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To China from SEB - Teacher Mary Jones part of US math delegation
China Mary Jones for web
Mary Jones - photo by Special

    Mary Jones is a Master Math teacher at Southeast Bulloch Middle School who has taught math for 29 years. Jones recently came to the attention of the United States National Council of Teachers of Mathematics and she was invited to join the U.S. Math Delegation on a trip to the cities of Beijing, Xian and Shanghai in China.
    The delegation had teachers from 17 states, and Jones was the only one representing the state of Georgia.
    They departed on Nov. 13 and arrived back on Dec. 13. The flight was incredibly long: altogether she departed from Atlanta to finally arrive in Beijing some 25 hours later. Almost immediately after settling into the hotel, they began their meetings with the executive board of the Chinese Mathematical Society.
    Jones said that the hotels they stayed in were very clean, and the staffs were incredibly polite. The group always ate together at large round tables which had the Chinese versions of a “Lazy Susan' in the middle. Jones remarked about the enormous amount of food they had to choose from. For meats, they had duck, chicken, pork, beef and all kinds of seafood.
    The group spent three days in each of the cities they visited, with one day of sightseeing and two days of visits to elementary, middle and high school math classrooms. Jones remembered that the Chinese teachers and staff as well as most of the students understood at least basic English, and were able to converse both freely and openly with her about all aspects of life in general.
    While the classroom discussions never left the subject of math, they talked a lot about their classrooms, their salaries, their positions in society, and math instruction. Jones said Georgia schools are ahead of the national curve in math, so she found the Chinese students studying at the same level that hers are at SEB.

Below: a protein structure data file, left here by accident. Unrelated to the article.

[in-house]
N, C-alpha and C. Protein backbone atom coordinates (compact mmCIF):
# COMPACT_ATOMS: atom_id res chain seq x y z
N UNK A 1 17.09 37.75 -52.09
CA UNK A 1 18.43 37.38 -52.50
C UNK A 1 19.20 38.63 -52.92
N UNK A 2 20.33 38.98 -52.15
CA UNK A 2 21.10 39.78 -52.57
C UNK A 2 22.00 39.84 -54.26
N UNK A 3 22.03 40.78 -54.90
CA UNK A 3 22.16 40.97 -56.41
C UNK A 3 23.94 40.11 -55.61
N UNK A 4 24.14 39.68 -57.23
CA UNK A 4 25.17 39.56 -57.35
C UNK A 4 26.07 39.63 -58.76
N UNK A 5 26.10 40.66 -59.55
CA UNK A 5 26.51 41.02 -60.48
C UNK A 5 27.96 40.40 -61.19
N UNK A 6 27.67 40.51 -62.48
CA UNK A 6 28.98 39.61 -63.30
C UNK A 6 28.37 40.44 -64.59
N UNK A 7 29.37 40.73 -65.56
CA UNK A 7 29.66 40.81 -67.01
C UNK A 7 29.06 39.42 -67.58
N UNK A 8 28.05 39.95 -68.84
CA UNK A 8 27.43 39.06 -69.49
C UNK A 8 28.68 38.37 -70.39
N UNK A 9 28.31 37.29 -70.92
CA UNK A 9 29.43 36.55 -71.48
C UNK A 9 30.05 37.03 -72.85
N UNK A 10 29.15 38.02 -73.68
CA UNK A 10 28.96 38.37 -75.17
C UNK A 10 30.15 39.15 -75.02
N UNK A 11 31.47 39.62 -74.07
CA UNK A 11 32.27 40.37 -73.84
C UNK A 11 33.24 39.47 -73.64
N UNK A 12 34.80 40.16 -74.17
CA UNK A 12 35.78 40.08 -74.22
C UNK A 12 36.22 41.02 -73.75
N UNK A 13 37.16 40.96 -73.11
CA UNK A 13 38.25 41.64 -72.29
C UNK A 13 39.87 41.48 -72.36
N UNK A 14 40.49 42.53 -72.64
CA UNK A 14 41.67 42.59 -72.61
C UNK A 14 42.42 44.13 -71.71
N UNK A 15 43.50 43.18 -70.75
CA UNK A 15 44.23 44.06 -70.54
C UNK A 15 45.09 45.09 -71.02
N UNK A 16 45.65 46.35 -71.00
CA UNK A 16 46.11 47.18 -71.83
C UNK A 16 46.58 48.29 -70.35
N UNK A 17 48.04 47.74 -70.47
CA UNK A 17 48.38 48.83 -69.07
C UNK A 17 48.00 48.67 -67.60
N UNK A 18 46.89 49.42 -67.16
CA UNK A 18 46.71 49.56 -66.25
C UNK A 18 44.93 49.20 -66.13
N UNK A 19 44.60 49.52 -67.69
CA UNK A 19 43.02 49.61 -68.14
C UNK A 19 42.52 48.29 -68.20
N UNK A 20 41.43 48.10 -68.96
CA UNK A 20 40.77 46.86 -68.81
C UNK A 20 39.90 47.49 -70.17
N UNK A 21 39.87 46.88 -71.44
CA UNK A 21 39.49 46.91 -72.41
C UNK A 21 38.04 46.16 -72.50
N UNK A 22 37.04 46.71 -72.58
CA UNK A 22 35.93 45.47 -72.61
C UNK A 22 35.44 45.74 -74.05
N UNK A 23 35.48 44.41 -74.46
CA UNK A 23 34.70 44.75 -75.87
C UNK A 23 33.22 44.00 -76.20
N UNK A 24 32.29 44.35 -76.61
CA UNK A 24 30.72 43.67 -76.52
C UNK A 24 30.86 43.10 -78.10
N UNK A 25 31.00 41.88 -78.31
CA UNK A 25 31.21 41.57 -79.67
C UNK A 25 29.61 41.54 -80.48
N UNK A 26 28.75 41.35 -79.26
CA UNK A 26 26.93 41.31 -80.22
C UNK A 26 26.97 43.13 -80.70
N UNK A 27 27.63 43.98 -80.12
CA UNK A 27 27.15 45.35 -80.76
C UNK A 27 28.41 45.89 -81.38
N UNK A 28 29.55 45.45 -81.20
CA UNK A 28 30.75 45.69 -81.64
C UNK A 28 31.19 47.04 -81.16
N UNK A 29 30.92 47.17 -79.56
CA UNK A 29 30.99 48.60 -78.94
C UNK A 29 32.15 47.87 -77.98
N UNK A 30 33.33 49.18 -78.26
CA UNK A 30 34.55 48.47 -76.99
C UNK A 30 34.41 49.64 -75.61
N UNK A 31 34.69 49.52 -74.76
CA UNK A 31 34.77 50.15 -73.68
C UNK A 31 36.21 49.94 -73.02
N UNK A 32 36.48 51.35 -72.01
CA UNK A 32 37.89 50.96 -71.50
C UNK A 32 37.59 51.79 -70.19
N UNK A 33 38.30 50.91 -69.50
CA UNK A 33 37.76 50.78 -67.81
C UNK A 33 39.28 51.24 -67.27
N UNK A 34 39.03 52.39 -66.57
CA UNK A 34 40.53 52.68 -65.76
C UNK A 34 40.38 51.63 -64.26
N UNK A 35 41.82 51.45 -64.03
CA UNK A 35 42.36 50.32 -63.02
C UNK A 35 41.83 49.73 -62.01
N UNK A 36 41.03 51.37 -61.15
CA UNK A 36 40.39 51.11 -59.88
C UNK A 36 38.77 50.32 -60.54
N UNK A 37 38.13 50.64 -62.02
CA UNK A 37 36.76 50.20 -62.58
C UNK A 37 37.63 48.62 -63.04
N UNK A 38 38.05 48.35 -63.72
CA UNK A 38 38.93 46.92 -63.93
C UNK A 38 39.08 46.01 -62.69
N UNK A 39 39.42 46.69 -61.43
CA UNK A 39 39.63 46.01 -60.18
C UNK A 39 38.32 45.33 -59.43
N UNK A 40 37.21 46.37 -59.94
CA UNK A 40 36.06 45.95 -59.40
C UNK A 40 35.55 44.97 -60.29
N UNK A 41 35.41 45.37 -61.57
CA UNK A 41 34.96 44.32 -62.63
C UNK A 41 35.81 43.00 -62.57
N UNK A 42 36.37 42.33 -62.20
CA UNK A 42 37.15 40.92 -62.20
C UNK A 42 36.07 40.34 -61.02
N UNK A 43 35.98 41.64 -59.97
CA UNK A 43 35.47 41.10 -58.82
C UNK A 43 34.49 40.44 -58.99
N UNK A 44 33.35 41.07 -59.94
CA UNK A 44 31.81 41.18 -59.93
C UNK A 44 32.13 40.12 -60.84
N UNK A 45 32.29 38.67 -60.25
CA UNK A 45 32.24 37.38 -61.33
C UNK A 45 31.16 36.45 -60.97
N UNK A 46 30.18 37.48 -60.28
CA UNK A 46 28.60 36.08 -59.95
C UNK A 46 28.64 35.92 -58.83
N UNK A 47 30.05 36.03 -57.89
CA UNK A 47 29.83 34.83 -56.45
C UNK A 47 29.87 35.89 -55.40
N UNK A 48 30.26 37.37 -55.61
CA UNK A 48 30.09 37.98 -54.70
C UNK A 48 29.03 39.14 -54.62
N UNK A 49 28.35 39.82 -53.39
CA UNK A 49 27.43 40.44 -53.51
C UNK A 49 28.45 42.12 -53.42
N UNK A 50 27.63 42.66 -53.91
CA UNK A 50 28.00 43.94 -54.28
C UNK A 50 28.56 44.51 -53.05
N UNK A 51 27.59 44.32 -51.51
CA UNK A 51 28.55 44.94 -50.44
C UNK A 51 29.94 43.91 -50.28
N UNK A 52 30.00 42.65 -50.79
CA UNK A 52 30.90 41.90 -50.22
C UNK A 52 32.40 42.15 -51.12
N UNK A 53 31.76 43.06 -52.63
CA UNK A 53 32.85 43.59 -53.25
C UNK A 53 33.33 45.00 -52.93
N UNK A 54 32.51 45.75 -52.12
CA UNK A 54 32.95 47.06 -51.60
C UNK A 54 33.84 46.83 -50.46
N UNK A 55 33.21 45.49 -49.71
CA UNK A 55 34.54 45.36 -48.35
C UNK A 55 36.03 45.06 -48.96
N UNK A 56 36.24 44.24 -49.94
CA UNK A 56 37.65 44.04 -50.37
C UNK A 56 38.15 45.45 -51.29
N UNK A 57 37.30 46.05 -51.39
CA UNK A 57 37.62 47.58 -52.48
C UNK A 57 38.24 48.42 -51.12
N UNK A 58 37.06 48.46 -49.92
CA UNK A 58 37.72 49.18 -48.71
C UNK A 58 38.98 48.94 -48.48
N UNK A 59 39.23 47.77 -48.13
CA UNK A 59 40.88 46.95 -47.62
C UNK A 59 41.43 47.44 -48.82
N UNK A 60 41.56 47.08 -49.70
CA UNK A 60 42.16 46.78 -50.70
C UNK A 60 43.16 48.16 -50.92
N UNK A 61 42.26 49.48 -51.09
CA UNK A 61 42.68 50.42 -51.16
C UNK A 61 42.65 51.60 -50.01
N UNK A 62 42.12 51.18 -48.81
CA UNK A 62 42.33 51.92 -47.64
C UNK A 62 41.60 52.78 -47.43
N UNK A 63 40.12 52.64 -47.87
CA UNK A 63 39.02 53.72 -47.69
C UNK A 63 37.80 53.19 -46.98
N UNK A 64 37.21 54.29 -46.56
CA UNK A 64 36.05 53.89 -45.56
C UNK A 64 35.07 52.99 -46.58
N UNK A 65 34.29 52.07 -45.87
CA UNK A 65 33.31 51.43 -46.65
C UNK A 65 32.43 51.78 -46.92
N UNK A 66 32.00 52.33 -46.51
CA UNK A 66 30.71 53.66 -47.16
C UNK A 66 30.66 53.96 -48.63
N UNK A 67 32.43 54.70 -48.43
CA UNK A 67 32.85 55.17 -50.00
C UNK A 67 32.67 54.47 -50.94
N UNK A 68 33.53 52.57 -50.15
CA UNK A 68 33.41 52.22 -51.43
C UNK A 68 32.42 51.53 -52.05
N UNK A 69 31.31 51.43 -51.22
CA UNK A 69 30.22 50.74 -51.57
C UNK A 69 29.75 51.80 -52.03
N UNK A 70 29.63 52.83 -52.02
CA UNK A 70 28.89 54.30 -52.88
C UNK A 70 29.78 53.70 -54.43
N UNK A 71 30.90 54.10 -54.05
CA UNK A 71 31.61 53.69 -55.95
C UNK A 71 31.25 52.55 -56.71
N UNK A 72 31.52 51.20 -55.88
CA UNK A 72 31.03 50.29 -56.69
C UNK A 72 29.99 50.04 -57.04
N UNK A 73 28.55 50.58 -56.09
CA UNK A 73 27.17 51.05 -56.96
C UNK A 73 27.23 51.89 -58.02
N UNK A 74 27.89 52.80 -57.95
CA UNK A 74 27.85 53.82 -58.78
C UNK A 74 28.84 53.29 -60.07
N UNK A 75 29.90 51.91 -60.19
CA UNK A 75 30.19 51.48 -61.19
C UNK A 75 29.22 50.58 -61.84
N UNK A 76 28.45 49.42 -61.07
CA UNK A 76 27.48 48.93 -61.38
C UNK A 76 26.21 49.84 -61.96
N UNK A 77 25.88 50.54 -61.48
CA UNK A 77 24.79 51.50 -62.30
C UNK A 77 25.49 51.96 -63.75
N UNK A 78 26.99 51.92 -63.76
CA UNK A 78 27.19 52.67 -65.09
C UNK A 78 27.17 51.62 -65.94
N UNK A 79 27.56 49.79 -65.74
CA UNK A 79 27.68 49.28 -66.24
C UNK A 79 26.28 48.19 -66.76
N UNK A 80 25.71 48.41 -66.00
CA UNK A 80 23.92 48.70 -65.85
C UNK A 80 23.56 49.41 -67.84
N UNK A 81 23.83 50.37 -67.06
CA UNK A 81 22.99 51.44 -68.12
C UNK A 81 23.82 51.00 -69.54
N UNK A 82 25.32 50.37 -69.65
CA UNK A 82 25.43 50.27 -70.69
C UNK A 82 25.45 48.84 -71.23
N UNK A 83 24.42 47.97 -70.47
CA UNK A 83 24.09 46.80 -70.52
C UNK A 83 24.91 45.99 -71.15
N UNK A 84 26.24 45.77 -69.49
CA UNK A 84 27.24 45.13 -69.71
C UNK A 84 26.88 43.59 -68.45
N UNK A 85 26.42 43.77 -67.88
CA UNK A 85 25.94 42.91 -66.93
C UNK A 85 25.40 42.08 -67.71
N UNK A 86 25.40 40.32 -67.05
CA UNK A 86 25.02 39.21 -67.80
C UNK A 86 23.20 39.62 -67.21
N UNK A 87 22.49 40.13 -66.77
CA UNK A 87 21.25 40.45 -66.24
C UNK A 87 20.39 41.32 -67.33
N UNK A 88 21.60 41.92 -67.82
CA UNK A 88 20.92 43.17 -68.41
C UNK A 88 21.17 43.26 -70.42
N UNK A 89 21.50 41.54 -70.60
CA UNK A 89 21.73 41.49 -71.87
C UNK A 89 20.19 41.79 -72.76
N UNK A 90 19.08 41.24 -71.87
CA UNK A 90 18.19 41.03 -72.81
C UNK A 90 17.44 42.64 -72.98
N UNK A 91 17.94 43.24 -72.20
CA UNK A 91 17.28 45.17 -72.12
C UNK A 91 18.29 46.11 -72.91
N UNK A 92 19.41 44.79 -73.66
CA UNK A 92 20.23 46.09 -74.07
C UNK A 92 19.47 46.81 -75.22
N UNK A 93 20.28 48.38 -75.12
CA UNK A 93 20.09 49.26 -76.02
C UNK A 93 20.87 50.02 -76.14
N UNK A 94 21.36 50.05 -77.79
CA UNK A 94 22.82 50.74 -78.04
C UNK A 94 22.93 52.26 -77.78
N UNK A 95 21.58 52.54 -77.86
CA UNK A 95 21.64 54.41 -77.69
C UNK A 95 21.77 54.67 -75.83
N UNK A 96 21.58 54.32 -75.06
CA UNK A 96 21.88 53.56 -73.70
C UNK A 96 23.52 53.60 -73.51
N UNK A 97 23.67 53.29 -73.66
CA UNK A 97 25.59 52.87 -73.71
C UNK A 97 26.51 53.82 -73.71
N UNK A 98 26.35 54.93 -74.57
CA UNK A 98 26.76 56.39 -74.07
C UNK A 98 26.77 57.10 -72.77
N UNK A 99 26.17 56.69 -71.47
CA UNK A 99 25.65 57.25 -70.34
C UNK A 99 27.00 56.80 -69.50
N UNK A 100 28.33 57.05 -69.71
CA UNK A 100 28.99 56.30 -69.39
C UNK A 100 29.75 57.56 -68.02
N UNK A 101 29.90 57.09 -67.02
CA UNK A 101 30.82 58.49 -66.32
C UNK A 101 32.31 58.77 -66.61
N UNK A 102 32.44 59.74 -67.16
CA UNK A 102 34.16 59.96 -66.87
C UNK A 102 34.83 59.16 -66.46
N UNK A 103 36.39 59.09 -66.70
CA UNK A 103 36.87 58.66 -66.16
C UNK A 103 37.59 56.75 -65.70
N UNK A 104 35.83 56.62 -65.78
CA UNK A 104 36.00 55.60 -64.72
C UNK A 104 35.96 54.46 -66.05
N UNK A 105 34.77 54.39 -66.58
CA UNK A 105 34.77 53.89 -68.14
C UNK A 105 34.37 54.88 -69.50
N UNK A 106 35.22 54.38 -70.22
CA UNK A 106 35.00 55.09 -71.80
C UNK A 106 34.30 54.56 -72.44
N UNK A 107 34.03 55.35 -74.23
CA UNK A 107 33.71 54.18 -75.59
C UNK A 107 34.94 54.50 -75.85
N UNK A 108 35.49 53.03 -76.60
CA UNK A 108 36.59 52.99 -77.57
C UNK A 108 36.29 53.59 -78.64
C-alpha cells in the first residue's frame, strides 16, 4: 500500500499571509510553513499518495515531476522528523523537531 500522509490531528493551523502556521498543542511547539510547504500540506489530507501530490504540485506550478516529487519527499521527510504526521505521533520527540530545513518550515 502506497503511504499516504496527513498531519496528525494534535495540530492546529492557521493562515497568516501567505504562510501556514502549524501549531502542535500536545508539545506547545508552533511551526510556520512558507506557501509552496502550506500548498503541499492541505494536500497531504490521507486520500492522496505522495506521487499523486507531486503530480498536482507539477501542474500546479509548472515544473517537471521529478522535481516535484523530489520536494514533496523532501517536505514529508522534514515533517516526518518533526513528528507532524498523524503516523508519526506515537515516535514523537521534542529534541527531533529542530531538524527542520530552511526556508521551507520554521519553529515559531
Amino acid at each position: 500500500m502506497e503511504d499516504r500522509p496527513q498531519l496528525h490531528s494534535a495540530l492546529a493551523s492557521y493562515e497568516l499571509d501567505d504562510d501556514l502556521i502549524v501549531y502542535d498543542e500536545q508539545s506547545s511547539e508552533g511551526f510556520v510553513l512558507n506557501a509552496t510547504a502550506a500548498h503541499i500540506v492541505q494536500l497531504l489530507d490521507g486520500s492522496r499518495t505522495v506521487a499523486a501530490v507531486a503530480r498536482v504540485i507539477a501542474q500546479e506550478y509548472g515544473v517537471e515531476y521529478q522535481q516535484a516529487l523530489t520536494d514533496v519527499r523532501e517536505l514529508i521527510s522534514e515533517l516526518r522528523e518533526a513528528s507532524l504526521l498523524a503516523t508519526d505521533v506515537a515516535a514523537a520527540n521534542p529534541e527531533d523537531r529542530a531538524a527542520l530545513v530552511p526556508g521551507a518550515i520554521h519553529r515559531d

While Math has its own universal language, there were translators present to assist in all of the groups' discussions in order to clearly communicate the technical terms necessary to hold a conversation or instruct the students. In the classroom, each teacher was assigned two Chinese students to work with. This was Jones' favorite part of each day.
    “I remember one day when a U.S. teacher was teaching a lesson in probability in a 5th grade classroom in the Jing'An Educational College's Affiliated School in Shanghai,” she said. “We played the game 'Rock, Paper, Scissors,' which I learned is played worldwide. I even use it in my classes.”
    “The Chinese kids had to guess which numbers would come up during the games, and then put markers down on their selections. Then, we played the game. Once it was over, the students who had made the largest number of numbers that were selected won the game.”
    Jones shared a strange experience the group had. “We were on a fully-loaded plane to Xian, and halfway there the plane was ordered to turn around and return. They removed a passenger who was suspected of having H1N1. Three rows of passengers were taken off the plane and quarantined.”
    Jones' remarked that “They took us to a hotel where we were allowed to clean up, and then we went downstairs where they fed us. Believe it or not, just as our plane was getting ready to take off again, we were held on the ground for two more hours until another suspected H1N1 carrier was taken off the plane. The Chinese take the flu real serious.”
    Jones' shared another interesting experience. It was the day she actually ate fried scorpions. She said they were delicious and kind of crunchy. Jones remembered how she would start looking for them at their meals, but alas, she never saw them again. “Chinese food still has all its parts (eyes, legs, and even tails) when it's served.”
    Jones has adopted a Chinese classroom practice that caught her attention: if her students want to ask a question or answer the problem, they must first quietly raise their hand. Once she has acknowledged them, they may stand up next to their desk and give her the answer or ask their question. Hers is now the quietest class in the building, and no students are falling asleep in their seats.
    Jones said in China the teachers are held in the highest esteem and shown deference and respect by students and parents.


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